Update about the passing of Stephen Hawking at end of post.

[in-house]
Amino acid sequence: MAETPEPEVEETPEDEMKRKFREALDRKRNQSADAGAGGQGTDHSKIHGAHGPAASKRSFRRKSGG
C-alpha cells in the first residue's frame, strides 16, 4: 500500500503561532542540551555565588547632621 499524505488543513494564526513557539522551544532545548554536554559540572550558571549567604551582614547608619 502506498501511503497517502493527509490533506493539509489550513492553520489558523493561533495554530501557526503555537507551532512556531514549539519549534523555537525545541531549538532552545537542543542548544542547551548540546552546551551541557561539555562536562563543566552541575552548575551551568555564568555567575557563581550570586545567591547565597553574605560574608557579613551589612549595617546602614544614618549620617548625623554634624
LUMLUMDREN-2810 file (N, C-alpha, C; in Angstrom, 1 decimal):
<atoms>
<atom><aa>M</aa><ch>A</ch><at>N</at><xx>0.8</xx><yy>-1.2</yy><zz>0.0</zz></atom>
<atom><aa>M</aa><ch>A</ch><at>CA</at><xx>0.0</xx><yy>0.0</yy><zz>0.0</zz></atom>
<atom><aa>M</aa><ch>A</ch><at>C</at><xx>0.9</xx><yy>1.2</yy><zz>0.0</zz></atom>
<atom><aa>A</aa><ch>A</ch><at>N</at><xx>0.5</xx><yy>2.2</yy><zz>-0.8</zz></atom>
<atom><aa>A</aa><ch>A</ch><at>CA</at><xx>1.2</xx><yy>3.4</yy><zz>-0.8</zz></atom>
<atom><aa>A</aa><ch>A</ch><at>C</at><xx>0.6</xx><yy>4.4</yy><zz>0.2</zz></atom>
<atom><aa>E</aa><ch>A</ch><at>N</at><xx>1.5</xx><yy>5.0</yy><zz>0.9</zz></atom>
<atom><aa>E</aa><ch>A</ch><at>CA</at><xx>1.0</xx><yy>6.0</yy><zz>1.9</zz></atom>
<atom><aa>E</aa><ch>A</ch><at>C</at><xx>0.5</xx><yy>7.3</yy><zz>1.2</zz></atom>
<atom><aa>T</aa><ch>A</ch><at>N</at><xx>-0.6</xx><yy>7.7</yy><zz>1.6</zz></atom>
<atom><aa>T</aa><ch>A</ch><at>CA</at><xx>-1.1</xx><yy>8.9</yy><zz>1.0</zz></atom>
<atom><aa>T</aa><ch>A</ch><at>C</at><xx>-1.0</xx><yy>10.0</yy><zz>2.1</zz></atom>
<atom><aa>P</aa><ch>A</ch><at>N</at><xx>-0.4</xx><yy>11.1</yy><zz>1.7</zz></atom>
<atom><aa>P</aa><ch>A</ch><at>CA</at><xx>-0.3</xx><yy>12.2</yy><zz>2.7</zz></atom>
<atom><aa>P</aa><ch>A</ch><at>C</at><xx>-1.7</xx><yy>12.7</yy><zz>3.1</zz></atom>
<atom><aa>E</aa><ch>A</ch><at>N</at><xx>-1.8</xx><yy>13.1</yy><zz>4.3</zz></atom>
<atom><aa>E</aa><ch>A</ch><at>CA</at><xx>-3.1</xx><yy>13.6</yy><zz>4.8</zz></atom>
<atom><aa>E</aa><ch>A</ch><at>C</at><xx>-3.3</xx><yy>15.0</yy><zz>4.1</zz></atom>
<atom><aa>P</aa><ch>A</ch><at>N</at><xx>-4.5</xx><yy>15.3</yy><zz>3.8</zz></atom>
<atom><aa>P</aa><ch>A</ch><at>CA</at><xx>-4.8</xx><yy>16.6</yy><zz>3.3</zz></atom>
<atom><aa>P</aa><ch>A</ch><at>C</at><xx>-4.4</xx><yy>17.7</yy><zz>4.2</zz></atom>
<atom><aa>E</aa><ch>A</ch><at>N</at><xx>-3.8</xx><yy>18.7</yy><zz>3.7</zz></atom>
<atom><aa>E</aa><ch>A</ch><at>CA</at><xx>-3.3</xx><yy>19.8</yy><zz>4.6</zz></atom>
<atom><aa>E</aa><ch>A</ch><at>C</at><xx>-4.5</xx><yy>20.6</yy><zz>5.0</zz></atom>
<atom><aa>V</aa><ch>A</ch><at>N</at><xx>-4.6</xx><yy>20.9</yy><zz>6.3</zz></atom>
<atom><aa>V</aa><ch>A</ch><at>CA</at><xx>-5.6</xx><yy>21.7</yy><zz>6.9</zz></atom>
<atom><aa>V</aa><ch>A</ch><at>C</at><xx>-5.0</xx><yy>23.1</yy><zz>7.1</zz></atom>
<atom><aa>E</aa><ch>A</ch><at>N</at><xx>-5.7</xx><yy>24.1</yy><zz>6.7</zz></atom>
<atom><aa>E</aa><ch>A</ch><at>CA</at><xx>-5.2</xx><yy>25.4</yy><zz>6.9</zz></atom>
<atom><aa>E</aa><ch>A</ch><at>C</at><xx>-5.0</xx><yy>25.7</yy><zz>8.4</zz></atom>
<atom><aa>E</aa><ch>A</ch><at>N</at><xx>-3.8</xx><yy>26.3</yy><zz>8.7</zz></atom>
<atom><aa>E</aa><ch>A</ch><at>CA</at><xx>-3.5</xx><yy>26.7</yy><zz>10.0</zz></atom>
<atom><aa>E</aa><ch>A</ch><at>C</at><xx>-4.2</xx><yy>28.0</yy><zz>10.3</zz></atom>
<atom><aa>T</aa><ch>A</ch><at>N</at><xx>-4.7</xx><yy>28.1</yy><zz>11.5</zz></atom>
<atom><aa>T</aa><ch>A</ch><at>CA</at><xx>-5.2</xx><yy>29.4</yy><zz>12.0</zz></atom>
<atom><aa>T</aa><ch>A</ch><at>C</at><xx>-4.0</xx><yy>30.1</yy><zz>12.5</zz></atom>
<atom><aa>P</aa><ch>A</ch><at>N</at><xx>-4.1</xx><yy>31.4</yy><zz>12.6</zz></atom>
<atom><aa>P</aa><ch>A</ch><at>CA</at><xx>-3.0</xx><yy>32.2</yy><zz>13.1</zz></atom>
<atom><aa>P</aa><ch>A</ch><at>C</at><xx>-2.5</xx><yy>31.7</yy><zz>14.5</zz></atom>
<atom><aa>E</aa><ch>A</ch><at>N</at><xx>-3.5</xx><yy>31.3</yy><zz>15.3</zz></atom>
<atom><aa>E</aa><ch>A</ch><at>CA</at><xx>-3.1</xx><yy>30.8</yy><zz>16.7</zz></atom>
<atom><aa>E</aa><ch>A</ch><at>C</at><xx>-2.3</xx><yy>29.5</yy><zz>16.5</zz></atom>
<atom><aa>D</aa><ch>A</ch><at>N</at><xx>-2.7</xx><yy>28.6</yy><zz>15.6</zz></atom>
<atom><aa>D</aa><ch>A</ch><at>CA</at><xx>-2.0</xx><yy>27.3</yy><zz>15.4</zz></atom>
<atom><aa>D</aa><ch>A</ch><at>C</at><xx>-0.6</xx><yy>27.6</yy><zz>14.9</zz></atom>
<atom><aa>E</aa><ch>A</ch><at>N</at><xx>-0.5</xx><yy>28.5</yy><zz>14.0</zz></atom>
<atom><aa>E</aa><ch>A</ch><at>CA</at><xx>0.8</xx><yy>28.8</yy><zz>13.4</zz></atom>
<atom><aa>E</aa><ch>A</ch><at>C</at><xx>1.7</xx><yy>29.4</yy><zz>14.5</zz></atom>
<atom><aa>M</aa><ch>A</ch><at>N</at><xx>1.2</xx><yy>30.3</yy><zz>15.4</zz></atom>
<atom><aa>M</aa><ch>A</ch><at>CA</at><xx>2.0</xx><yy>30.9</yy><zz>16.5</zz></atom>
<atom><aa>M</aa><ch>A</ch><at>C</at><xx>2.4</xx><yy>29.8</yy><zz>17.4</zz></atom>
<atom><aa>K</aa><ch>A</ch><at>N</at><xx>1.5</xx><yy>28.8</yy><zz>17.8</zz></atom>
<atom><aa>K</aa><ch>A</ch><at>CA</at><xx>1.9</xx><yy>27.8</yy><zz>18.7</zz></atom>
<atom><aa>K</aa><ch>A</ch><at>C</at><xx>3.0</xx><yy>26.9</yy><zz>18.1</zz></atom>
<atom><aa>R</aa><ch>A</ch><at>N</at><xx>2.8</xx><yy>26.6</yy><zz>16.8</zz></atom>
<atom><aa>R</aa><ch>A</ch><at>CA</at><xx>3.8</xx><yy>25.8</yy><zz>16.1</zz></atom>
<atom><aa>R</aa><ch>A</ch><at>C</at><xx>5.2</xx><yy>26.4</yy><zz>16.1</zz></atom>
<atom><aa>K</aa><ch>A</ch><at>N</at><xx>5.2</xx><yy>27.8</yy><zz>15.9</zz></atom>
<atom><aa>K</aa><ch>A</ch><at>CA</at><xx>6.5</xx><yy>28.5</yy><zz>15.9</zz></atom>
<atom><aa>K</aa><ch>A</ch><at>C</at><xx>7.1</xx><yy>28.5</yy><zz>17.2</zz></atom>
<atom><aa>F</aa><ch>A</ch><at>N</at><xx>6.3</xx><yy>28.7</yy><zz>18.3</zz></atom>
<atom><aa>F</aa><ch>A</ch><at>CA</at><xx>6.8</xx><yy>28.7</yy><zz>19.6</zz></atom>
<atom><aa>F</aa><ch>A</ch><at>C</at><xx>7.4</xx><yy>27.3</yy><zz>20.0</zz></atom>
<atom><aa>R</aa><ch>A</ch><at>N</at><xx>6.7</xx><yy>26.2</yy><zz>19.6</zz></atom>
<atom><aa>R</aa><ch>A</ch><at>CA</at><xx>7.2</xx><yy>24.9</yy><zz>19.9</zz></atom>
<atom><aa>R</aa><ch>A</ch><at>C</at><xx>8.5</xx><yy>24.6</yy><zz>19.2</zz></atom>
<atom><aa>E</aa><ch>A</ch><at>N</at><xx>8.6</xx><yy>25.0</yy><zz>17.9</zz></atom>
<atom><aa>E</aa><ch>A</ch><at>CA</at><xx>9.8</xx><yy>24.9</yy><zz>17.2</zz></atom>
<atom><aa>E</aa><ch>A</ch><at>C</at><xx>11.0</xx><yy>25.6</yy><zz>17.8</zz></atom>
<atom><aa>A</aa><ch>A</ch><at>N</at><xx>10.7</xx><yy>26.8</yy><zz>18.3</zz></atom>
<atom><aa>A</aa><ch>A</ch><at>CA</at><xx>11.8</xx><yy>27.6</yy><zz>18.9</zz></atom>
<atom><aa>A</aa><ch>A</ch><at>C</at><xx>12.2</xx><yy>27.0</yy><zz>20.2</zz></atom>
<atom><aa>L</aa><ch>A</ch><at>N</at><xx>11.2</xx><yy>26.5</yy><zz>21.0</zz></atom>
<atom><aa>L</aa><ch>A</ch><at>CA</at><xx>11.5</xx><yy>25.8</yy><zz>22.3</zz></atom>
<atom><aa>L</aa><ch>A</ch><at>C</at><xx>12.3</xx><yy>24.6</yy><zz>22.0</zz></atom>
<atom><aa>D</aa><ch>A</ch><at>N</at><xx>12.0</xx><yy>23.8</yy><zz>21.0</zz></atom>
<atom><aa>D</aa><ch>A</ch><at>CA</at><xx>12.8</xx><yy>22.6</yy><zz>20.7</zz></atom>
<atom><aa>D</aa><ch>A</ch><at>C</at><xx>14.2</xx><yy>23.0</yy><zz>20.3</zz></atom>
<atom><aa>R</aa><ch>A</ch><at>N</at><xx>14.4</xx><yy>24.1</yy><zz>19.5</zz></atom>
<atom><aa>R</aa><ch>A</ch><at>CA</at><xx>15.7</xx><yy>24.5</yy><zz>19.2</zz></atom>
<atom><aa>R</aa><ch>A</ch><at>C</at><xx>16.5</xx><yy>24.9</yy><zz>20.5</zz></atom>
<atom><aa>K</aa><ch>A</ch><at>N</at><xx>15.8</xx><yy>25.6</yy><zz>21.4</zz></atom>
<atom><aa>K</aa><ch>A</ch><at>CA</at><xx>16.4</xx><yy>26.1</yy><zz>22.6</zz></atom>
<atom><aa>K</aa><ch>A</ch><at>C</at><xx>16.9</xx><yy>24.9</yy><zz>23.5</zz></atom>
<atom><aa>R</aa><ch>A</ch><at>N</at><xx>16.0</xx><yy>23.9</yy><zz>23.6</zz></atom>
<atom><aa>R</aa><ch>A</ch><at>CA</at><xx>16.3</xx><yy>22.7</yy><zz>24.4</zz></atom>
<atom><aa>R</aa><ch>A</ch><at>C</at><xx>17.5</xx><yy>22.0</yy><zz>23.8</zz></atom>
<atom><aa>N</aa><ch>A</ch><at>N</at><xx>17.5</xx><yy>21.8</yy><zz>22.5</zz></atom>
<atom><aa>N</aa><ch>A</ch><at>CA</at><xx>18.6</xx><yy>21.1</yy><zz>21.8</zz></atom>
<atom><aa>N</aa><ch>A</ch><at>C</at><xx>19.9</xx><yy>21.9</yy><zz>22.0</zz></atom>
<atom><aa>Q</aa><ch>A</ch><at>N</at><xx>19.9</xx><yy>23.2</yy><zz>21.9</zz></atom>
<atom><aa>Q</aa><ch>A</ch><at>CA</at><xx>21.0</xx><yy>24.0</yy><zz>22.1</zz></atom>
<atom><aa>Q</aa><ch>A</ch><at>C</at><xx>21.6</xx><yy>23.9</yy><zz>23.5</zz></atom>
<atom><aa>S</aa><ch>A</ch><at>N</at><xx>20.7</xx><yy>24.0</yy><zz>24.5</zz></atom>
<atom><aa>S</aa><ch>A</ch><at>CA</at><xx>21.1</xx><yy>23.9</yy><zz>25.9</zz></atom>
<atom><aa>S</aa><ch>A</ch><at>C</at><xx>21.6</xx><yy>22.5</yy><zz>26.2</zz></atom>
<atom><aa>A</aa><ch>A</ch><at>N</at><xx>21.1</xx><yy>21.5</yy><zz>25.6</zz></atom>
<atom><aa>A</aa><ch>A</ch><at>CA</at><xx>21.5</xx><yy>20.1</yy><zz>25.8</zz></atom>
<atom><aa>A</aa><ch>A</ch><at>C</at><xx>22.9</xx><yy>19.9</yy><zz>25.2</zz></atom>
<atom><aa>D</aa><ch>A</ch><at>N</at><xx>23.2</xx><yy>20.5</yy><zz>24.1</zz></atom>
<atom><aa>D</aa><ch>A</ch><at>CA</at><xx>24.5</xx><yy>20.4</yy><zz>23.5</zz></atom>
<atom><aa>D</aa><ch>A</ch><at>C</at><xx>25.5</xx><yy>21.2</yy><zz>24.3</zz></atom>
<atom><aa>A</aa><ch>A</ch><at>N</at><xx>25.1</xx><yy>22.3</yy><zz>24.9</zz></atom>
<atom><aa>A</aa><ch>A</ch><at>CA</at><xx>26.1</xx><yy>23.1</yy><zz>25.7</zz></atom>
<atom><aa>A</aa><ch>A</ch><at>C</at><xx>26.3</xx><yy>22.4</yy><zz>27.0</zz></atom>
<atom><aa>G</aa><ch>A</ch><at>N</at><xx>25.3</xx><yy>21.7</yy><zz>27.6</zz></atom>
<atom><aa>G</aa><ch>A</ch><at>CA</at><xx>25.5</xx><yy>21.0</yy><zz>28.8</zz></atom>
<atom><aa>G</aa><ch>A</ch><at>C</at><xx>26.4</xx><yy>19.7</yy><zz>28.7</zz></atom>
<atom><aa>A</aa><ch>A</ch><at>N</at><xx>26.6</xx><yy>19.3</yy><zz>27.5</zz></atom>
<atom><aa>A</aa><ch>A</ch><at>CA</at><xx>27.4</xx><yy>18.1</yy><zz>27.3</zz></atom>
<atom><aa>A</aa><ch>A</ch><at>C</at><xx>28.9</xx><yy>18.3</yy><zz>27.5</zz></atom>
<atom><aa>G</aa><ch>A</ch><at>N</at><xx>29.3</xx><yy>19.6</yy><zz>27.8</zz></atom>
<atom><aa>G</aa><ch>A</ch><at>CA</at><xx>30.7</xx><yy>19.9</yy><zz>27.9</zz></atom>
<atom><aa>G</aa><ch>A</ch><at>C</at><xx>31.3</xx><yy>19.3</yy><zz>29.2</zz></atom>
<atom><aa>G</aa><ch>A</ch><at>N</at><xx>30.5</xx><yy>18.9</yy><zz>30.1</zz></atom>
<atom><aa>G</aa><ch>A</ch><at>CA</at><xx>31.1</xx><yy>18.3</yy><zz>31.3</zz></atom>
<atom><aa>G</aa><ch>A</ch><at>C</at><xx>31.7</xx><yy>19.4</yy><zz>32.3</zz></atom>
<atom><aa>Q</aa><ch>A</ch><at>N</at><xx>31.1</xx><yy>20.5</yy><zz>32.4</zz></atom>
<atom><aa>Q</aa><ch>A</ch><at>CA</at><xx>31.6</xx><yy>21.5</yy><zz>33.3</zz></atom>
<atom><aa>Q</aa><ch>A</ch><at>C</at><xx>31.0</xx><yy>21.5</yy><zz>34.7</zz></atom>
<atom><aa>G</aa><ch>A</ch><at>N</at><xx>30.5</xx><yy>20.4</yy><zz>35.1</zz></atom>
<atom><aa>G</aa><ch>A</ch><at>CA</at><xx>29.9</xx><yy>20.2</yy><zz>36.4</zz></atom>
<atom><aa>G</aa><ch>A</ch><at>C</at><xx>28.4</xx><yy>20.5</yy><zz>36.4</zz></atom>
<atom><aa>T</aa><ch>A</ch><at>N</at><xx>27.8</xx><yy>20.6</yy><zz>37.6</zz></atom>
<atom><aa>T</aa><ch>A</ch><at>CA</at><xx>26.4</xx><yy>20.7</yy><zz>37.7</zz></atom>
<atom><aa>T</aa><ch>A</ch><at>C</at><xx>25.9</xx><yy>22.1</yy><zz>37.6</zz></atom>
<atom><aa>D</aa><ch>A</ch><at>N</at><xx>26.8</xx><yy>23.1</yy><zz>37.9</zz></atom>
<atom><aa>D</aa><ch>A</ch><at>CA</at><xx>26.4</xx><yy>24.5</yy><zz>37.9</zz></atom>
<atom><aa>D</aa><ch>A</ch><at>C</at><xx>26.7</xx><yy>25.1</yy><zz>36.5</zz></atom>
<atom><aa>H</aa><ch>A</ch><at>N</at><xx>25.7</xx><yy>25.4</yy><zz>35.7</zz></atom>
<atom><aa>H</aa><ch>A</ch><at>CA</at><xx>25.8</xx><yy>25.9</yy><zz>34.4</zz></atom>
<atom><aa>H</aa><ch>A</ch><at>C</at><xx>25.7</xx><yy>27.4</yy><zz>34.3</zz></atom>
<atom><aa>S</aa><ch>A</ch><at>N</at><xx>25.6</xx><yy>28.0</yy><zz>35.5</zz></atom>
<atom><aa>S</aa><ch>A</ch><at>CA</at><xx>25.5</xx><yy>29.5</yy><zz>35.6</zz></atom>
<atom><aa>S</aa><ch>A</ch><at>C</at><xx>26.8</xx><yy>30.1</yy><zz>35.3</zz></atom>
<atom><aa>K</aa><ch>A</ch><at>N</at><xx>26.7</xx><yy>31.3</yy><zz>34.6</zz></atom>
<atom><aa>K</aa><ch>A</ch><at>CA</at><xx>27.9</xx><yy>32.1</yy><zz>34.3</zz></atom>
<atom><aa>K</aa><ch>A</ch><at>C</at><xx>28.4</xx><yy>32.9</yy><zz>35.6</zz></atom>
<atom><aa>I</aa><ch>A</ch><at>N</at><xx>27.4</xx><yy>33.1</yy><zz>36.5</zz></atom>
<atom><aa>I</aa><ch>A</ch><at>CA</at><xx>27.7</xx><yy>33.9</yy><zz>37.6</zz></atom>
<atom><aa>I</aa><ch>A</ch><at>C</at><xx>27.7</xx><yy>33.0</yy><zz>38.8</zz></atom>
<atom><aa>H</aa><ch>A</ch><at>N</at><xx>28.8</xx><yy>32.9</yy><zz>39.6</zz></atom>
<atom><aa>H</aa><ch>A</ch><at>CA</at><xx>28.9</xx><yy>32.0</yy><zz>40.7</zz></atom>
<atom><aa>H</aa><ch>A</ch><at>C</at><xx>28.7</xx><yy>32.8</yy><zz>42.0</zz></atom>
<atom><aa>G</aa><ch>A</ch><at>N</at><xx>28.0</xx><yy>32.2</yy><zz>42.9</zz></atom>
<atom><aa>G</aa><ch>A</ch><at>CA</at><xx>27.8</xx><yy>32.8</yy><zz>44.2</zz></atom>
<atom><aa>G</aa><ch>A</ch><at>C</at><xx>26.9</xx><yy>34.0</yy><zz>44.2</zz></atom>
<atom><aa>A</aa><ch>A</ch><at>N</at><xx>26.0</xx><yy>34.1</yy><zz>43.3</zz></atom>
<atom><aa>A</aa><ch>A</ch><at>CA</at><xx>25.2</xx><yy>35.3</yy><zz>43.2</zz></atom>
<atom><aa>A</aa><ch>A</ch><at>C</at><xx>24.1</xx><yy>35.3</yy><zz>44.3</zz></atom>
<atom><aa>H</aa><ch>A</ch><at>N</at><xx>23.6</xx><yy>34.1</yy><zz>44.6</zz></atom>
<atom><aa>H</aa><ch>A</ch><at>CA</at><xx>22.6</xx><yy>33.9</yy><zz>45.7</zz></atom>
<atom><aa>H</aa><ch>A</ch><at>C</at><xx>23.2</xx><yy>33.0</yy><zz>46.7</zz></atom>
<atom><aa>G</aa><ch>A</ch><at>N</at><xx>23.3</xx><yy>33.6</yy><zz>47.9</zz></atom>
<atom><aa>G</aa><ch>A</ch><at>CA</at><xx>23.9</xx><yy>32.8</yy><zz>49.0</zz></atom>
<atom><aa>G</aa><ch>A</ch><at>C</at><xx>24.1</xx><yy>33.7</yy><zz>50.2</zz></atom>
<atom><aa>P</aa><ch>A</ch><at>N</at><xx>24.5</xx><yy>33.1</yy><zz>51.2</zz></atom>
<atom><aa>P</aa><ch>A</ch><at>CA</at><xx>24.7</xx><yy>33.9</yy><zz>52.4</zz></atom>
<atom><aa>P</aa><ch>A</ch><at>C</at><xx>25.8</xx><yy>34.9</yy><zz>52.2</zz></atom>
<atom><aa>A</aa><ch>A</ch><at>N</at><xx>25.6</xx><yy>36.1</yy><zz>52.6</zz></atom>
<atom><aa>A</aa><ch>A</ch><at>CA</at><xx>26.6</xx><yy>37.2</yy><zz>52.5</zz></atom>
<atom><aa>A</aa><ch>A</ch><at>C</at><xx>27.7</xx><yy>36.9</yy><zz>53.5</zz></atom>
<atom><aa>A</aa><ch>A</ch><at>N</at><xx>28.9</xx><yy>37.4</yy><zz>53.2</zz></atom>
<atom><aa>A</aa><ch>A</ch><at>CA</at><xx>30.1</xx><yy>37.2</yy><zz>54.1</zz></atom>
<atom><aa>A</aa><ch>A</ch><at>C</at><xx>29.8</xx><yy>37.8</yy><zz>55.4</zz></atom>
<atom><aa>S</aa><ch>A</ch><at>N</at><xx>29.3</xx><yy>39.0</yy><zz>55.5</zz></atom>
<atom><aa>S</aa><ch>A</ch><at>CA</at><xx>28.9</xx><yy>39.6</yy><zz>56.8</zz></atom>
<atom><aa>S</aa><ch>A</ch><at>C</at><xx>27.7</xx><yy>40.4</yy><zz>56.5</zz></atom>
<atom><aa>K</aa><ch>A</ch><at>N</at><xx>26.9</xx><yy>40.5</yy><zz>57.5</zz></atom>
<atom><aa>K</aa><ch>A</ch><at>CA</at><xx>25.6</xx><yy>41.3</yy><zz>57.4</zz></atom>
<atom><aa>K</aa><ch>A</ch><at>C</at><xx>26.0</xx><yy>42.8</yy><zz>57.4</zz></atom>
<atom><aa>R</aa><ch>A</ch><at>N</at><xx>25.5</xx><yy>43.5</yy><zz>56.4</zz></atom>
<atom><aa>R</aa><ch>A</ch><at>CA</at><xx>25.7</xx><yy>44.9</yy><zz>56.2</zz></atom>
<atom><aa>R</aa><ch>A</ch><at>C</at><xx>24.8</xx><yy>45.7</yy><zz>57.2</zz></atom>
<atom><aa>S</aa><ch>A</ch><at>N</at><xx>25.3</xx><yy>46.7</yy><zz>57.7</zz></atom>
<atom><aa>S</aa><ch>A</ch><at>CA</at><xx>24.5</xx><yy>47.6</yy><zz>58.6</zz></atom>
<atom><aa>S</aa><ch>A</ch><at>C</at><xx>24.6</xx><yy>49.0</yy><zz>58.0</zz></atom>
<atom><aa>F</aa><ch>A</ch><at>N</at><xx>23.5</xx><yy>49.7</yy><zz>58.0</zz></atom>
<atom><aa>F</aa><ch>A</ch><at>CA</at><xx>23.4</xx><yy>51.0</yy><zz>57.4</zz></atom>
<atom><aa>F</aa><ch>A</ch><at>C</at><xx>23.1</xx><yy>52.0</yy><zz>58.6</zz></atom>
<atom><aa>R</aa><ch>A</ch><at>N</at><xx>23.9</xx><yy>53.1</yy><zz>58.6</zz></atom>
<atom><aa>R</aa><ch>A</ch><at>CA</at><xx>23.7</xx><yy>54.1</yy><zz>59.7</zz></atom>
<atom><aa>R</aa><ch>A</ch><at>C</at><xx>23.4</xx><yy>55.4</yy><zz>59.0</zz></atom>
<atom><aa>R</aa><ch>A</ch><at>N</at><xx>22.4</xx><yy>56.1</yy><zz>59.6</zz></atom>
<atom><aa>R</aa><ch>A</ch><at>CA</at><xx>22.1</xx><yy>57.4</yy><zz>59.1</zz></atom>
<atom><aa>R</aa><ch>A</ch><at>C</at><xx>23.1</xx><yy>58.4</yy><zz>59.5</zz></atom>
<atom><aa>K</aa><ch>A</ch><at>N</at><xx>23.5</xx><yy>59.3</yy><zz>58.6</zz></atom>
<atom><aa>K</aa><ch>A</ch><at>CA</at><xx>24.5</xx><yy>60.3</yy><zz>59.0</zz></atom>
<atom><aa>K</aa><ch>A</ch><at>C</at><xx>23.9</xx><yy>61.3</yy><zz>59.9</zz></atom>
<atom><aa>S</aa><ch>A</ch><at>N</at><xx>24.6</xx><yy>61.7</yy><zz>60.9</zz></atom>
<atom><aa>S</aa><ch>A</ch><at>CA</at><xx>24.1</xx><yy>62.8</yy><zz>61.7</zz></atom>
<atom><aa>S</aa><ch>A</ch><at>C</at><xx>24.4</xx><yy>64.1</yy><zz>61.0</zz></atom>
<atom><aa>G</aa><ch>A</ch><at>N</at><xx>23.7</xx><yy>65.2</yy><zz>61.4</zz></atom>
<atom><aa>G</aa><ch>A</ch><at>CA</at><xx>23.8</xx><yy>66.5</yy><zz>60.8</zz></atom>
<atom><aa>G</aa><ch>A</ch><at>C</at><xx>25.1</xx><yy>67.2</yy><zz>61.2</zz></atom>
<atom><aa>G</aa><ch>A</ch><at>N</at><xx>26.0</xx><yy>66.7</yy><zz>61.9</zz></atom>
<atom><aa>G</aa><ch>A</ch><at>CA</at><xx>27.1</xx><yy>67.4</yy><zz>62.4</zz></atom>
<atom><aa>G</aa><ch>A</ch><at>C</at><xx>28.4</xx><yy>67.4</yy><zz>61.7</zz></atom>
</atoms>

Since all of you are reading a library blog, I am assuming that all of you enjoy reading and understand how it can be a transformative experience. We can probably all remember one or two of our most favorite books from childhood- books that stick with us to this day and somehow seem like a pivotal experience in our childhoods. For me, A Wrinkle in Time by Madeleine L’Engle was one of those books. Originally published in 1962, it has become a modern classic that has maintained its popularity for over 50 years. In fact, it has retained its popularity so well that it has finally been made into a movie by director Ava DuVernay, which was just released this week. The release of this film made Ava DuVernay the first female African-American director of a film with a budget of over $100 million. It is fitting that a ground-breaking choice for director was made for such a ground-breaking book. This film commentary explains very eloquently why it is such an important film for girls in general, and girls of color in particular.